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New Roles for Narrow Web Screen Printing

(July 2005) posted on Fri Jul 15, 2005

Examine the benefits of narrow-web screen printing, and learn how UV-curable inks are expanding the capabilities of this technology.


By Alan Carey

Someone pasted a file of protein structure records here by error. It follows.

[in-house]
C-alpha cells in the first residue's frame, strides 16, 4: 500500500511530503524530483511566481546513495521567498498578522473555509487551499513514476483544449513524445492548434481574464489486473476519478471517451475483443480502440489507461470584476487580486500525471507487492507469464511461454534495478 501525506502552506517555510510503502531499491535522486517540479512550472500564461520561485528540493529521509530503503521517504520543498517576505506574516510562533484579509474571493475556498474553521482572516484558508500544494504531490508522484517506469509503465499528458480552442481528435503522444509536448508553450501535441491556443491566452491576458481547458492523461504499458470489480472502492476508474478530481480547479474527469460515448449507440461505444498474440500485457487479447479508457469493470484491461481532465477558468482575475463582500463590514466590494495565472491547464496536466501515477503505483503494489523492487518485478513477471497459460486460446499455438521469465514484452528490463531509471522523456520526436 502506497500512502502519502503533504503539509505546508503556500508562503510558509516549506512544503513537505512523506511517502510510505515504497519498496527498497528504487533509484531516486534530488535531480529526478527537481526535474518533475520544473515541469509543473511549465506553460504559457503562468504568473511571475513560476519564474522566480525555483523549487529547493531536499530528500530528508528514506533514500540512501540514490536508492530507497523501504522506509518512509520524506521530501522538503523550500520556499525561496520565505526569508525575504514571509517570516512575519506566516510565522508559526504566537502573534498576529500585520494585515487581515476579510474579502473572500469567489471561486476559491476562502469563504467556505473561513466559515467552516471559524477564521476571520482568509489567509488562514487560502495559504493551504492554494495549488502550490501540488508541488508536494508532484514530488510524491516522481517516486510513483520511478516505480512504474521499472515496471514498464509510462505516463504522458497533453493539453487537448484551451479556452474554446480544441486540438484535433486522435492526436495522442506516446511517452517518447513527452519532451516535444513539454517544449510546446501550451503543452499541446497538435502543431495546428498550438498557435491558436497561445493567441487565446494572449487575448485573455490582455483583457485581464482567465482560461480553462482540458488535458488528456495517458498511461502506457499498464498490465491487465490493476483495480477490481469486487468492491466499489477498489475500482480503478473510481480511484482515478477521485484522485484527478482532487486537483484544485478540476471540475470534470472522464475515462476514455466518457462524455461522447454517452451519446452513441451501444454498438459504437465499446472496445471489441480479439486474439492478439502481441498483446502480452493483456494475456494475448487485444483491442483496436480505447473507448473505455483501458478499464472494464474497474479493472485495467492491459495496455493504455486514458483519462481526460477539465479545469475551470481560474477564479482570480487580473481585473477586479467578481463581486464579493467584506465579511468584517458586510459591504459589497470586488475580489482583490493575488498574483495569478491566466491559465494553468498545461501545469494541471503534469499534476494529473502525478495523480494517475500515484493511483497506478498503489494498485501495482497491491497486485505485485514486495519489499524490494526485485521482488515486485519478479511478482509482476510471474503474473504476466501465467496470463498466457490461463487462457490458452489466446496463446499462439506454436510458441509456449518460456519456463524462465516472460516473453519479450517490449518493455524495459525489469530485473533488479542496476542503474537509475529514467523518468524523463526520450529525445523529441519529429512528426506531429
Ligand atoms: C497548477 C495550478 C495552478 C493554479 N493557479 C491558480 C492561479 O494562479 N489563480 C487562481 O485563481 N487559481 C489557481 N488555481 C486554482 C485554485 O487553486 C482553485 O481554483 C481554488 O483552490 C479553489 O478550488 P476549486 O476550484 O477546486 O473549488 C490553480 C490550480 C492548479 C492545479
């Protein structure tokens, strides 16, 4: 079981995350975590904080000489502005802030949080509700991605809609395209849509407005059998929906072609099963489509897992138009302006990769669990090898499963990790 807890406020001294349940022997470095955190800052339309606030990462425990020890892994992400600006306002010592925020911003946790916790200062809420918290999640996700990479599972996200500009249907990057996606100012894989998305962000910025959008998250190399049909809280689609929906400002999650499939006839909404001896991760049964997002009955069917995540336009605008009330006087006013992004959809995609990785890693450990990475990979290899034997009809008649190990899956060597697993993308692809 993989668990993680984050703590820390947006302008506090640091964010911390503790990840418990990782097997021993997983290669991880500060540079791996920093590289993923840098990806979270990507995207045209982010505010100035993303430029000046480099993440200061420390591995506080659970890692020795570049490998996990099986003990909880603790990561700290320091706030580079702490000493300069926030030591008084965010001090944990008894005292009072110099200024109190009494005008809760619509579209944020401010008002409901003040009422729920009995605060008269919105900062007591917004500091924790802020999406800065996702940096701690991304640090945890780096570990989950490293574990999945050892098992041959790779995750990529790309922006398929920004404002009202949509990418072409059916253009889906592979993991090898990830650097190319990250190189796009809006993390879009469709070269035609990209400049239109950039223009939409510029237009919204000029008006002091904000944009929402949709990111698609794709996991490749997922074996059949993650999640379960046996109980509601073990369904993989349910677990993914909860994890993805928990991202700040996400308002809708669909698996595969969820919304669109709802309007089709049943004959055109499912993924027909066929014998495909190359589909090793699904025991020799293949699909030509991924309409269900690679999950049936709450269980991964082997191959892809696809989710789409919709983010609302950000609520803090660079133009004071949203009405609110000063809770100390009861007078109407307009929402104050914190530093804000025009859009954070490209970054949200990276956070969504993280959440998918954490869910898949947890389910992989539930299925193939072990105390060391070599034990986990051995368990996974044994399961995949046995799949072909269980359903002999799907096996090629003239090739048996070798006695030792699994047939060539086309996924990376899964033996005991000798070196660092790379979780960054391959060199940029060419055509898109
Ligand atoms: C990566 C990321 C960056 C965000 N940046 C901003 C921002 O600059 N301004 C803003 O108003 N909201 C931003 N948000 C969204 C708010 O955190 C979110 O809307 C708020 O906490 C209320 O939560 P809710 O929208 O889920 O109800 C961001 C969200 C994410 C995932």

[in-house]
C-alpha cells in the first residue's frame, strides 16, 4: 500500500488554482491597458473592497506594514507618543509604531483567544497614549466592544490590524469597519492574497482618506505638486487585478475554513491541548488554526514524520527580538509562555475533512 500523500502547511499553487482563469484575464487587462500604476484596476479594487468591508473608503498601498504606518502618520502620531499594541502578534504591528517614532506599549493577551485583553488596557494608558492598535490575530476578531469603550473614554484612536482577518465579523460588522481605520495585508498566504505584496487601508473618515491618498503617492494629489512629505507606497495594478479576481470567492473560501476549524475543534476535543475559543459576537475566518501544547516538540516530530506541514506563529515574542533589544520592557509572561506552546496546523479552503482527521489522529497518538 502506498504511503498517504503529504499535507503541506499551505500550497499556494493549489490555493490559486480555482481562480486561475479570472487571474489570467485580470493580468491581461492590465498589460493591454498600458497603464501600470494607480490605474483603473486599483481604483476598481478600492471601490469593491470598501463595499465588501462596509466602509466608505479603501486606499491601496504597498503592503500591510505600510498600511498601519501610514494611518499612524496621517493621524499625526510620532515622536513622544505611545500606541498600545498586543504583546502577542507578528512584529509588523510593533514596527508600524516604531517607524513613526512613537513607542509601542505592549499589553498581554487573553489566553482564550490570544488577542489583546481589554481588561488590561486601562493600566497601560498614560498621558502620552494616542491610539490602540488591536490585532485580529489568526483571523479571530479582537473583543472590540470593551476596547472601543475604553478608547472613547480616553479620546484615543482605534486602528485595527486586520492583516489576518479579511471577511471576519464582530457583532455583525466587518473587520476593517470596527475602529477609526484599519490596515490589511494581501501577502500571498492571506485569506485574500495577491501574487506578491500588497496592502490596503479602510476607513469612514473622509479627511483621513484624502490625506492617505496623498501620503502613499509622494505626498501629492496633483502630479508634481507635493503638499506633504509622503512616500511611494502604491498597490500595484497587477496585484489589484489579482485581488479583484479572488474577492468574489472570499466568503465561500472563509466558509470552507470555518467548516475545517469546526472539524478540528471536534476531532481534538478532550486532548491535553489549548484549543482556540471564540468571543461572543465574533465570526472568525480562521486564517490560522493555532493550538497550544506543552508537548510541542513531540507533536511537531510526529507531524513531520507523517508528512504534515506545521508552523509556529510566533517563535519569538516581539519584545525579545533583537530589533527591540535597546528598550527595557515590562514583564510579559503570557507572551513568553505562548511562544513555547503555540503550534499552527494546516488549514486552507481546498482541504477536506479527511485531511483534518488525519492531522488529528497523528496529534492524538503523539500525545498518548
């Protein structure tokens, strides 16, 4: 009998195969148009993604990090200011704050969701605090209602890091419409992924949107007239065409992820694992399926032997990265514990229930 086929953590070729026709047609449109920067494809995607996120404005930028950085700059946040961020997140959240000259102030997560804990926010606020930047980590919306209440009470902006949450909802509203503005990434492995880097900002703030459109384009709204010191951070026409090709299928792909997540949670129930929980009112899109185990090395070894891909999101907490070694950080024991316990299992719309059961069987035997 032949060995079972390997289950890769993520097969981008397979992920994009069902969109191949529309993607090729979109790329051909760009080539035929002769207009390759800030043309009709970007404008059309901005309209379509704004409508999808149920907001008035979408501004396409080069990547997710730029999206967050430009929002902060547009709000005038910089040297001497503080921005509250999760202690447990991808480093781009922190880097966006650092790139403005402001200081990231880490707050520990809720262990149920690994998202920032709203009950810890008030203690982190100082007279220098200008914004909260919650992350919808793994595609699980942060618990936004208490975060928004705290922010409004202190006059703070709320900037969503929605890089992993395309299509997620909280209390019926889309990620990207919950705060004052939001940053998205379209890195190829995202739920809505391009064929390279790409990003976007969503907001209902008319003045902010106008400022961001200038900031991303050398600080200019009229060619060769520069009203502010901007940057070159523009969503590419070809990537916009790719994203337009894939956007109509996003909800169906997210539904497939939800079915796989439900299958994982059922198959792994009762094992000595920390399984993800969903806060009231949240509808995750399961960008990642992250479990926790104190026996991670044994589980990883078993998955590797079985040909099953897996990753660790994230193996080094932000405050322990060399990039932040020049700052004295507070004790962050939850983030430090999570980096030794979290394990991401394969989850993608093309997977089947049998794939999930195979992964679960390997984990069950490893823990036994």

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When I was younger, I once bought a wonderful piece of audio equipment. It was a unit that could play vinyl records and cassettes and had a radio, all in one. And it was portable. But after purchasing this unit, I found that none of the functions was optimized, and when any one feature broke down, the whole system was totally paralyzed. Buying a press that does everything could put you in the same situation. In many cases, having one press dedicated to a particular type of application may make a lot of sense. This is particularly true in label printing. There are three general categories of label printers: those who print labels for containers, those who print overlays and nameplates, and those who print on fabrics. Offset, flexo, and screen-printing technologies are available for all three, and digital printing is gaining some ground in these applications as well. Flexo is most commonly used for container labels, and screen printing generally is the process of choice for those who print overlays, nameplates, and fabrics. Each printing process retains its own benefits to justify its existence in label printing. With the latest technological developments in terms of print quality and speed, flexo is getting closer to offset. Also, new technology allows the printer to have one press to do all three printing processes: offset, flexo, and screen. So why would a label printer buy a press that only does screen? Besides the potential loss of the entire all-in-one press line when one part goes down, changing from one process to another can be very time consuming and cumbersome on some equipment. Additionally, the speed at which you can print is related to the printing process selected on the press. So, for example, if you use the press's screen mode, you cannot benefit from the speed offered by the offset mode. The type of work being produced will usually dictate which printing process makes the most sense. For example, a shop may be focused on high-end label printing for cosmetics or wine bottles. In such applications, the client generally wants the label to add value and create recognition that gets the product noticed in a crowded market. That's why many wine-label printers in the US have switched from offset to waterless offset, a technology that delivers optimum resolution and definition in printed labels. Transparent substrates for the no-label look have also become increasingly popular. Any lack of opacity in the images printed on such materials are magnified when the labels are applied to clear containers. To achieve the greater opacity from prints produced on these materials, many shops turn to flexo over offset, which gives them both high-resolution printing capabilities and the ability to print a heavier ink deposit. But the greatest levels of opacity can only be achieved through screen printing. This explains why rotary-screen add-ons for flexo web presses also have made inroads in this market. Rotary screen also is frequently employed to produce white base prints that are then overprinted with digital images. The opacity issue also spills over to the graphic overlay and nameplate business. Printers in this market have mostly stayed away from offset and flexo because opaque and durable ink films are so important. The greater substrate thickness often found in overlay and nameplate jobs also tends to restrict this work to screen-printing equipment. Most industrial printers have devoted themselves to sheet-fed screen presses for these applications, and the greatest change in this market has been the migration from solvent-based to UV-curable inks, which now provide opacity and substrate compatibility comparable to solvent formulations. Even though sheet-fed screen presses are what industrial printers in general know best, these presses do not provide for optimum efficiency, especially when multiple colors are involved. Using sheet-fed equipment can cause production costs to skyrocket and push such work to offshore manufacturing operations. But domestic companies can challenge this trend by turning to narrow-web, multicolor, modular screen presses. Modular narrow-web screen presses provide operation efficiency and speed similar to that of rotary screen presses, but they are dedicated screen-printing systems and therefore don't have the potential drawbacks of combination printing systems using multiple printing technologies. The narrow-web screen press can also replace rotary screen printing, a process that label printers often see as costly and technically challenging. And for textiles, a narrow-web screen press can be used for either direct printing on fabric or equipped with an inline thermal-transfer system to apply printed graphics to the final material. These and other capabilities frequently come as a surprise to the many label printers who are not familiar with narrow-web screen presses. Getting to know the narrow-web screen press It takes time to understand and capitalize on the capabilities of the modular narrow-web screen press. However, once a printer is familiar and comfortable with the equipment, the performance capabilities are astonishing. For example, producing multicolor labels (Figure 1) is no problem for the narrow-web screen presses. You can even use UV inks to print such labels efficiently. Many printers are surprised by how little these presses can cost, and those who use them often realize substantial savings in the form of reduced waste and also experience higher quality and consistency among printed parts. Such repeatability is especially important for high-end industrial graphics, such as insert-mold decorations for cell phones (Figure 2), which are formed after they're printed. Screen printers who are not yet comfortable with the idea of using narrow-web presses commonly cite concerns about the long leads required to thread substrates through a web system, registration, dealing with two-sided parts, and printing of clear windows on overlays. It is true that long leads can be costly (especially with polycarbonate and polyester substrates). However, inexpensive paper leads can be spliced to the roll substrate and fed through the system, thus eliminating the need to waste costly materials. In terms of registration, modern narrow-web roll-to-roll presses use electronic registration systems that are extremely accurate and allow printers to avoid the more time-consuming, trial-and-error setups associated with semiautomatic sheet-fed screen presses. Many narrow-web screen presses also can be set up to do two-sided parts without scratching the part and to accommodate imaging of windows on graphic overlays. As is the case with any new equipment, practice and experience will eliminate the challenges that come with using the narrow-web screen press. Modular narrow-web screen presses can be mated with a variety of drying systems; however, using these presses with UV inks and curing systems allows printers to realize the full capabilities of the technology. On narrow web presses, parts have to be organized to fit within a maximum print width of approximately 13.375 in. (340 mm). While this may limit the number of images that can be ganged together across the substrate's width, the speed of these machines still makes them ideal for higher-volume production runs up to 10,000 pieces or more. Narrow-web presses fit in the niche between the inkjet printer for prototypes and the wide-web roll-to-roll press for long runs. Yes, there are screens to prepare, but they are cheap, represent no more of a problem than preparing plates for flexo or offset printing, and are much easier to process than those used in rotary screen presses.